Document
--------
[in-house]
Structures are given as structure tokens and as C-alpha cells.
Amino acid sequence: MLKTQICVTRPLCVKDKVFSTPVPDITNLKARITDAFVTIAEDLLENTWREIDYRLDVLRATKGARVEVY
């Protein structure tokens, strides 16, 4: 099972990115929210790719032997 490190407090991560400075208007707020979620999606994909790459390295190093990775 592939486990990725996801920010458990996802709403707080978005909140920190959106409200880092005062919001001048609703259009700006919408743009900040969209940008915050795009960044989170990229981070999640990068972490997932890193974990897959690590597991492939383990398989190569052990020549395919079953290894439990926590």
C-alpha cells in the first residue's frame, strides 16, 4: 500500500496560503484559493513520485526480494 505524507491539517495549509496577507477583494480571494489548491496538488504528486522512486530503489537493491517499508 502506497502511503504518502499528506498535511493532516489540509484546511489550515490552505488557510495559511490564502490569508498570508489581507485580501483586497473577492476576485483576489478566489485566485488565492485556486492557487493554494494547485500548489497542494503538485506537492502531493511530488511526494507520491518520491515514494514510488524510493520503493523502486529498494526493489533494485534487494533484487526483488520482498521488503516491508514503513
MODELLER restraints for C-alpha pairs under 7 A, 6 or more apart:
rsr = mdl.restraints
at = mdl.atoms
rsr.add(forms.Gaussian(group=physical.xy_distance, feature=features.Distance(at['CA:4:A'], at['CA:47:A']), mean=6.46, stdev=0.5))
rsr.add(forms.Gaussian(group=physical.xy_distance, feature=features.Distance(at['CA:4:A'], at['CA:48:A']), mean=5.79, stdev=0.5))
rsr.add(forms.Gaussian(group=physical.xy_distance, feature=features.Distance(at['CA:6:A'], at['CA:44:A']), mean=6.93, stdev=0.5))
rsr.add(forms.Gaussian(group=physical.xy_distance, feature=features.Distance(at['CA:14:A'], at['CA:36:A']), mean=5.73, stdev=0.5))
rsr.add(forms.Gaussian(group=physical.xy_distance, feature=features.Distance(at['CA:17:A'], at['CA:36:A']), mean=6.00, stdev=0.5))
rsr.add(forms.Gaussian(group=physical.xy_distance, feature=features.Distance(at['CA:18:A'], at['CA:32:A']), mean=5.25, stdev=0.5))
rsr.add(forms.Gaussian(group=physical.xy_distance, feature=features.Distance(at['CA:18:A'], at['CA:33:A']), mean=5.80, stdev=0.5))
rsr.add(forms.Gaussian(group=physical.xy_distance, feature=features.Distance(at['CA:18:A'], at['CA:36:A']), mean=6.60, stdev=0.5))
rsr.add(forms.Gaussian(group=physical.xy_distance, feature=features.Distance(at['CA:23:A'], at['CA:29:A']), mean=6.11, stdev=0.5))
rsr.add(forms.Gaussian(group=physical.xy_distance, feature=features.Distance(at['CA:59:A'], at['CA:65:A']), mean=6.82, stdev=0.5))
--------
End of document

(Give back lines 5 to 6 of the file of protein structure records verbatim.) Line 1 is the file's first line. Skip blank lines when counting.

C-alpha cells in the first residue's frame, strides 16, 4: 500500500496560503484559493513520485526480494 505524507491539517495549509496577507477583494480571494489548491496538488504528486522512486530503489537493491517499508 502506497502511503504518502499528506498535511493532516489540509484546511489550515490552505488557510495559511490564502490569508498570508489581507485580501483586497473577492476576485483576489478566489485566485488565492485556486492557487493554494494547485500548489497542494503538485506537492502531493511530488511526494507520491518520491515514494514510488524510493520503493523502486529498494526493489533494485534487494533484487526483488520482498521488503516491508514503513
MODELLER restraints for C-alpha pairs under 7 A, 6 or more apart: